Sunday, January 3, 2016


Good books spoiled
By ignorant authors


I recently complained about books by popular authors that are replete with errors of fact.

As examples, moving the University of South Florida to Miami (it's main campus is in Tampa); Another author who wrote about a no-goodnik who used a ".38 Beretta." I suspect the author didn't know there are .38s and .38s - S&W Specials for wheel guns, and .38 Super for the few semi-automatics that fire this caliber. I scoured the WWW and the only Berettas I found associated with with ".38" fired .380 ACP. The .380 ACP and the .38 Special S&W bullets are not interchangeable nor are the common .38.Special and the less common .38 Super.

The same author insisted on referring to semi-automatics as -automatics. There is a big difference:: with a semi-automatic, the trigger must be pulled once to fire one round; an automatic is akin to a machine gun - bullets keep firing as long as the trigger is held back (or until the magazine/clip is empty or the barrel warps).

There ARE .38 Super SEMI-automatics. Taurus made a nice .38 Super, but it no longer is produced. .38 Super seems to be a less than popular caliber.

A Cheaper Than Dirt advertising magazine has 12 pages listing nothing but ammunition in small type; in all 12 pages,.38 Super appears three (3) times compared to .38 Special that appears 13 times. Cheaper Than Dirt caters mostly to semi-automatics; .380 - a semi-auto caliber - has 13 entries.

In the same novel I learn that cop cars have red flashing sirens . I've seen red (and now, blue) flashing lights, and I have heard sirens of many types, but I never have seen nor heard a red flashing siren . Is it red because its siren sound embarrasses it?

The same author wrote that, at a fictional press conference, "flash bulbs went off like small rapid-fire explosions." Nice turn of phrase, but press photographers replaced bulbs with strobes by the 1960s. Someone - author, researcher, proofreader - failed to do their job - or was thinking of old monochrome movies such as the original Front Page.

I have never in my years as a "journalist" seen any professional photographer use bulbs. Too slow, too dangerous. Strobes replaced blubs on film cameras and some digi-cams.

Later on in the same book, the author, an Okie from Tulsa who apparently never SAW a firearm, has a character ask if a potential killer used a ".35-gauge sniper-scope rifle?"

There are so many things wrong in this one sentence. First, rifles are measured either in caliber (U.S.) or millimeters (elsewhere), not in "gauge" which is the measure for a shotgun bore. Dave Cushman has a web page that lists bore sizes from the monster 4 gauge (OD 1.2") to the small 67 gauge (OD 0.537"). Akin to wire and hypodermic needle sizes, the smaller the number the bigger the wire diameter/needle length. Worse, our author claims the gun is a POINT 35 (0.35/100) GAUGE. If 4 gauge OD is 1.2 inches, in my mind I'm picturing 0.35 gauge with an OD of a battleship's 16-inch gun.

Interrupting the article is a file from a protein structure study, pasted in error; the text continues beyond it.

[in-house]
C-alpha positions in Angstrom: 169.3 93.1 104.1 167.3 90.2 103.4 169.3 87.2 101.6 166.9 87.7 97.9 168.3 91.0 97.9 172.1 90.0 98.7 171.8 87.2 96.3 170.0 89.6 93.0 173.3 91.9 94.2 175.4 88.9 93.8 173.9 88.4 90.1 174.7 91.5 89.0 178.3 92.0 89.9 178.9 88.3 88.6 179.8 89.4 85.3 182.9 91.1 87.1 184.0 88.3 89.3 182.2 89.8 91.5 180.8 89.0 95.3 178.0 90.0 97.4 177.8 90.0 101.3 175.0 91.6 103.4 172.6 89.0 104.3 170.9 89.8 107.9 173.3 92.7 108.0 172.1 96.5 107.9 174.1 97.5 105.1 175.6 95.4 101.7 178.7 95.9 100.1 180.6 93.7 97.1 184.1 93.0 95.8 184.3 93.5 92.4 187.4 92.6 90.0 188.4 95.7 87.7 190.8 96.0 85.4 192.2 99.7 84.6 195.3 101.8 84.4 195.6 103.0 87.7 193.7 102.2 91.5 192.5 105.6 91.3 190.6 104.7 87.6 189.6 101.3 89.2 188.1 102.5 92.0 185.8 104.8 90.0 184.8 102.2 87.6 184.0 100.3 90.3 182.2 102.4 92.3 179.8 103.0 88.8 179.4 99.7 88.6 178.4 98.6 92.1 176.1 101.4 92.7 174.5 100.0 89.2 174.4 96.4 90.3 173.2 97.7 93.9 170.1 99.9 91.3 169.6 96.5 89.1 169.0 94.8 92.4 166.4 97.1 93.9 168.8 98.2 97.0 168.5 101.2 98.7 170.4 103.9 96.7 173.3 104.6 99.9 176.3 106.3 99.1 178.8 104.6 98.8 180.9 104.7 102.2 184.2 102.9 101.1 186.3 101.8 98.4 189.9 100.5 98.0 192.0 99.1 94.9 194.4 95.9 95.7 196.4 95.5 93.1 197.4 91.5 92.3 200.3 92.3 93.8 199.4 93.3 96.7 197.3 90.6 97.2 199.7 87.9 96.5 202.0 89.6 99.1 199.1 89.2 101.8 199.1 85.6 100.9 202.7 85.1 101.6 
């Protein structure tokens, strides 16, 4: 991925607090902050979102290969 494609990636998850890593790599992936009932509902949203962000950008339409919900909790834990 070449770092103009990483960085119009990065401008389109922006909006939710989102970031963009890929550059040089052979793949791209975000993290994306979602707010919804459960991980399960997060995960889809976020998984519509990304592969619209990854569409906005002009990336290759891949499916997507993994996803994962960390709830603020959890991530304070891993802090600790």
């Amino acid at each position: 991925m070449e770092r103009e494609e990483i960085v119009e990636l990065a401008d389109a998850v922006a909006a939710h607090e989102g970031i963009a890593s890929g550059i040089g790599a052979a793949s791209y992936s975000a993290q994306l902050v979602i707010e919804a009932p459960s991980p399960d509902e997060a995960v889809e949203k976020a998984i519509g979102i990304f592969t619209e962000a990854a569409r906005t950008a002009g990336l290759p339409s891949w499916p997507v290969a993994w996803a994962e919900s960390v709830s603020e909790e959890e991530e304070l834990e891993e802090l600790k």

I've seen sniper scopes MOUNTED on rifles, making them a "sniper-scope equipped rifle," but I've never seen a "sniper-scope rifle."

I am so frustrated at this point that I may never finish the tale.

Then there is grammar - or lack thereof

Grammar is another irritant. Someone put something "in" their pocket; correctly, they put something "inTO" their pocket. When I was in grammar school, a/k/a elementary or primary school - anyway, about third grade - the teacher graphically explained that "a boy jumped INTO the pond and joined other boys (already) IN the pond." I assume the boys were "skinny dipping," hence the absence of girls. (It was a different time with different mores, and the water was cleaner.)

The use of "over" is over the top when writers use it as a substitute for "more than" or "greater than." While I am certain followers of Fowler will disagree, "over" only means "above" something, even figuratively ("over the rainbow").

Whatever happened to "ly" endings that turned an adjective into an adverb? Your Dictionary provides some good examples of adverbs and when they are needed. A very common error that people make is to say "I ran to the store quick" or "He runs very quick." This is not the proper form of the word "quick." In both of these sentences, "quick" is modifying "ran" and "runs." Those words are verbs, and need to be modified by an adverb. Therefore, the appropriate form of the word to use is "quickly.". Gooder grammar - yes, I wrote that - is becoming a thing of the past. Again, I blame the misuse of adjectives as adverbs on sloppy proofreaders, the last bastions of proper use of the language.


A web search for .38 Super semi-automatics, both new and used, failed to find even one Beretta .38 Super. The caliber was missing from Beretta's own site. The most common .38 Super semi-automatic currently manufactured is from Colt

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